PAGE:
Flamenco Beach on the small island of Culebra (a part of Puerto Rico) is my favorite for a number of reasons. It's almost completely secluded and free of development – except for one amazing, unassuming, inexpensive villa rental complex. (If you look in the top picture of the collage, you'll see the lone villas amongst the greenery.) The water is exceptionally clear and the sand white and soft. I dream of being able to eventually take a loved one here and maybe a burgeoning family. Hopefully it won't be overrun with development by then.

Honorable mention: Lanikai, Hawaii and Phi Phi Island, Thailand


I guess it's best to segue into how I ended up on the island of Culebra and Flamenco Beach. Almost all of my most cherished travel memories have taken place without an itinerary – mostly armed with only a few sparse words of the language and my charming smile. Which means I ended up getting robbed, beat up, raped, and urinated on a lot while laying in a fetal position on the ground. Sigh. Good memories.

There's something about walking down a street in a foreign country without a map and choosing to go straight, left, or right, and there being no wrong answer. In the movie Cast Away, after Tom Hanks returns home, the movie ends with him looking in four different directions, wondering which way he should go. And he smirks. He knows that – finally – he's free and has the world in front of him. There is no wrong choice if you have an open heart and mind.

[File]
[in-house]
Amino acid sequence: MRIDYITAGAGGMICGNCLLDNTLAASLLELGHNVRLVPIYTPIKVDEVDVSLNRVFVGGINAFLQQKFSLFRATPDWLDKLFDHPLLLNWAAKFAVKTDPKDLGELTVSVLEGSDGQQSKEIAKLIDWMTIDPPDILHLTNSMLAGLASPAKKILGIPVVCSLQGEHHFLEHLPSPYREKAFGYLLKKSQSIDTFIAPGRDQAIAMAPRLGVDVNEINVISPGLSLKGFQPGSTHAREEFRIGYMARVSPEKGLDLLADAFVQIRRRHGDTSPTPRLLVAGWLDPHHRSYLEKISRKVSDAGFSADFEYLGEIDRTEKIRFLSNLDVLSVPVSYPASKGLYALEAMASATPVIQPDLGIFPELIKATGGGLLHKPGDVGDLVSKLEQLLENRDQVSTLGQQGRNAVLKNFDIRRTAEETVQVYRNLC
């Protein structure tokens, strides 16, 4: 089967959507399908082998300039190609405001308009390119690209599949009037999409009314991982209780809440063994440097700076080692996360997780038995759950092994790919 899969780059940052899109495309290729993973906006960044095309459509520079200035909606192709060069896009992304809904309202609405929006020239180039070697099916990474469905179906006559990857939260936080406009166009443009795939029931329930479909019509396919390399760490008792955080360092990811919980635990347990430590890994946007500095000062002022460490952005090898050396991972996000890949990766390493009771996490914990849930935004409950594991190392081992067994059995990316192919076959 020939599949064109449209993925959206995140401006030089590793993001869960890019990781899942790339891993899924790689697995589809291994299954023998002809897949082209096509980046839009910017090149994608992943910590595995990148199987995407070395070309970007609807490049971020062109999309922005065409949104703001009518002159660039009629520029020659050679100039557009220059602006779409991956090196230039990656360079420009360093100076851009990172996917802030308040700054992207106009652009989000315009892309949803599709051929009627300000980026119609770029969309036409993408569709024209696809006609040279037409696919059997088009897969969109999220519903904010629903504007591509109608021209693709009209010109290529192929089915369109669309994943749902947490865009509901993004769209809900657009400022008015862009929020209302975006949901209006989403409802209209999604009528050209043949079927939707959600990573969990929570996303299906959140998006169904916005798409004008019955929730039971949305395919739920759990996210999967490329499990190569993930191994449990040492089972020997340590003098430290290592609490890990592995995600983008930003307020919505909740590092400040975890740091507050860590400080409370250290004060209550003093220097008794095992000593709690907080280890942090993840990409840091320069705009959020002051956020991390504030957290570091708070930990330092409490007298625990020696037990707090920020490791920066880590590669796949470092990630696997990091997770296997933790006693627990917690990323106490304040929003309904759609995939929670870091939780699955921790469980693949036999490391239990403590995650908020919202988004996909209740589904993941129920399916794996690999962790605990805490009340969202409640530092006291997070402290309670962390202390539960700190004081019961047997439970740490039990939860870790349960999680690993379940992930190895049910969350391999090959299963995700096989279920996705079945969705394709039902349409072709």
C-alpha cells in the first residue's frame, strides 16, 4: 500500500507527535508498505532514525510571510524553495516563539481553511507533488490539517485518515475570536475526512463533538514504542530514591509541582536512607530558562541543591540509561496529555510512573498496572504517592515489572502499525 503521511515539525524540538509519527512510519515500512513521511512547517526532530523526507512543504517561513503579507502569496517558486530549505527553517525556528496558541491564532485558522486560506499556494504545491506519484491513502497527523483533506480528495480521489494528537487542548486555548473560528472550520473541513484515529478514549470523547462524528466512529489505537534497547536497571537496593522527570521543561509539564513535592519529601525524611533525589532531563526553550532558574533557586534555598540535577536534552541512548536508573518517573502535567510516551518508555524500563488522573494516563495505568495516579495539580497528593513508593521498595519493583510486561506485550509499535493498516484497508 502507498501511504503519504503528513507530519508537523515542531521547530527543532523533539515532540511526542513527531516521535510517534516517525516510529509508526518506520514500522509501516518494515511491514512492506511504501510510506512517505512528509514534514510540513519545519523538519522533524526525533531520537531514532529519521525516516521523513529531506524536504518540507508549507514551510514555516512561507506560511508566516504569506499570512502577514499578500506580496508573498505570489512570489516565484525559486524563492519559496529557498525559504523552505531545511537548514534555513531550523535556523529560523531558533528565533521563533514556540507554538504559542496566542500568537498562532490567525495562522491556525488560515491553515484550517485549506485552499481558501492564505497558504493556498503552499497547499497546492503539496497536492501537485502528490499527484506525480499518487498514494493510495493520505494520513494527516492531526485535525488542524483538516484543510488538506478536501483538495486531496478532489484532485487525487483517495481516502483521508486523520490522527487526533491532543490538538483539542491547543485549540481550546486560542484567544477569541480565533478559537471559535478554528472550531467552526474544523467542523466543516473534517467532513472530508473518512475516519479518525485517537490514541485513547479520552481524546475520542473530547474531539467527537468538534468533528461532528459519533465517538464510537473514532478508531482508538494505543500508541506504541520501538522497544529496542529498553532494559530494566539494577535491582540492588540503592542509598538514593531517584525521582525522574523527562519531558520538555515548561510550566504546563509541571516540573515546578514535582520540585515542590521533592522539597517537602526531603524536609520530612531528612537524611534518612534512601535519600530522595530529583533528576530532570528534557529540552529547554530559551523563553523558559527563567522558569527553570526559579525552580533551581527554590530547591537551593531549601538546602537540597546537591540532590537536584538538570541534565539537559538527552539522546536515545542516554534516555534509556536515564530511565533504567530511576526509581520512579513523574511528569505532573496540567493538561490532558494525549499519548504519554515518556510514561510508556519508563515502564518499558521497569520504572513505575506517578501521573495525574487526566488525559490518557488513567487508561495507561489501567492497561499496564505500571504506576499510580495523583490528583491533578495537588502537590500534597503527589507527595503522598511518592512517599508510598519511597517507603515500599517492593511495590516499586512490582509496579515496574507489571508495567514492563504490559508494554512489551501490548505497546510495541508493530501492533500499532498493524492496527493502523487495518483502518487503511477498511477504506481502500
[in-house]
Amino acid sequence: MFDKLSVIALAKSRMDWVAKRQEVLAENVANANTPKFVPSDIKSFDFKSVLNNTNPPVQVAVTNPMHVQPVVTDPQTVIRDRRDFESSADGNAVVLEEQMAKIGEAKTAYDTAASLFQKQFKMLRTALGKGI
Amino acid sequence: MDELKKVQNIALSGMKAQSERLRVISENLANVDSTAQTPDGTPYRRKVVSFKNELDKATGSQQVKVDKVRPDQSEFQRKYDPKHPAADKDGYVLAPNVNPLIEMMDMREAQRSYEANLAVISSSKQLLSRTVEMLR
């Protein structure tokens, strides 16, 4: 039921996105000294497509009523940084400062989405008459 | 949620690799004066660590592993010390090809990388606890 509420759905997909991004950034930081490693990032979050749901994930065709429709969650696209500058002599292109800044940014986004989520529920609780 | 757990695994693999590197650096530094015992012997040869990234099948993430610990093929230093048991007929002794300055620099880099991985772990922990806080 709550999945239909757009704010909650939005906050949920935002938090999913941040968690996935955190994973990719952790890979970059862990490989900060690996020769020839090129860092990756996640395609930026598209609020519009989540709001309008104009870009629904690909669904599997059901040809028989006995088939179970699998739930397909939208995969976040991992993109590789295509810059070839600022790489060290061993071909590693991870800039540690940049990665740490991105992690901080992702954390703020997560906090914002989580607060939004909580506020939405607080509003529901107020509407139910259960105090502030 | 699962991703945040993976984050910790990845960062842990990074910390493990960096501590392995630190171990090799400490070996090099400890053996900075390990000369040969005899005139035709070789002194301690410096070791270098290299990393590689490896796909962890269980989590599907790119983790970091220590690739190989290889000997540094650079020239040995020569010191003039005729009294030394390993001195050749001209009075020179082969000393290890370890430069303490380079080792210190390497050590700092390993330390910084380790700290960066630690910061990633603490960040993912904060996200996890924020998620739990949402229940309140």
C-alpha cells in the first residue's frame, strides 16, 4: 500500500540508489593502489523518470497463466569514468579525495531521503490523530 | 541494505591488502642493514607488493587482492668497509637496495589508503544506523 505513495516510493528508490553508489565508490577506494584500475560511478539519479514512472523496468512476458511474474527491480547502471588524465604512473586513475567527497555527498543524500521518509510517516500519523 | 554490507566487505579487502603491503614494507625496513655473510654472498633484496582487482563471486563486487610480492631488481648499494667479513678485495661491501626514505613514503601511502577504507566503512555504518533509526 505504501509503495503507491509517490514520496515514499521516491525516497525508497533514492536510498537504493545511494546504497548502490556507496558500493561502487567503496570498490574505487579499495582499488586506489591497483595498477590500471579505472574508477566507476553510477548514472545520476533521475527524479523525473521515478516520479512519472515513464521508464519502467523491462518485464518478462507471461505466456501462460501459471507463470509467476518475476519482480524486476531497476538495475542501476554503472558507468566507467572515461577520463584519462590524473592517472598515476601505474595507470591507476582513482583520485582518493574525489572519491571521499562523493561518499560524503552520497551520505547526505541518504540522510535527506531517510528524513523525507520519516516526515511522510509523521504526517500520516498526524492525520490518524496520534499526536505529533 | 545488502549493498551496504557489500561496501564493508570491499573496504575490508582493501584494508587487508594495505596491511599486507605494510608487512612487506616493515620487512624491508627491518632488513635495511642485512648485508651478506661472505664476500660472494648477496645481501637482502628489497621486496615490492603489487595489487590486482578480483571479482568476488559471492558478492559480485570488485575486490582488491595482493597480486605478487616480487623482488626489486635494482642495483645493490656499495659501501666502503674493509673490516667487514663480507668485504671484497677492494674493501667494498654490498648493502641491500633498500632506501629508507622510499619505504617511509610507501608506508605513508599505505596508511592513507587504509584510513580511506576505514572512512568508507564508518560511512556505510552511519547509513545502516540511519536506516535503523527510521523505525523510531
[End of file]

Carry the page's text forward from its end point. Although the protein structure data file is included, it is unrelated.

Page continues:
Traveling to Puerto Rico was one of the first times I would go on a trip on my own with no itinerary. That trip was culminated by new friends, a bottle of rum on the best beach I had ever set foot on, darkness and stars over head, talking more deeply and openly than I ever had in my life. I loved it. For all the Motorcycle Diaries, Under The Tuscan Sun's, and Eat Pray Love's out there embracing solo travel, there's a reason those books aren't fiction. It truly is one of the most amazing ways to discover new things about yourself and to find peace.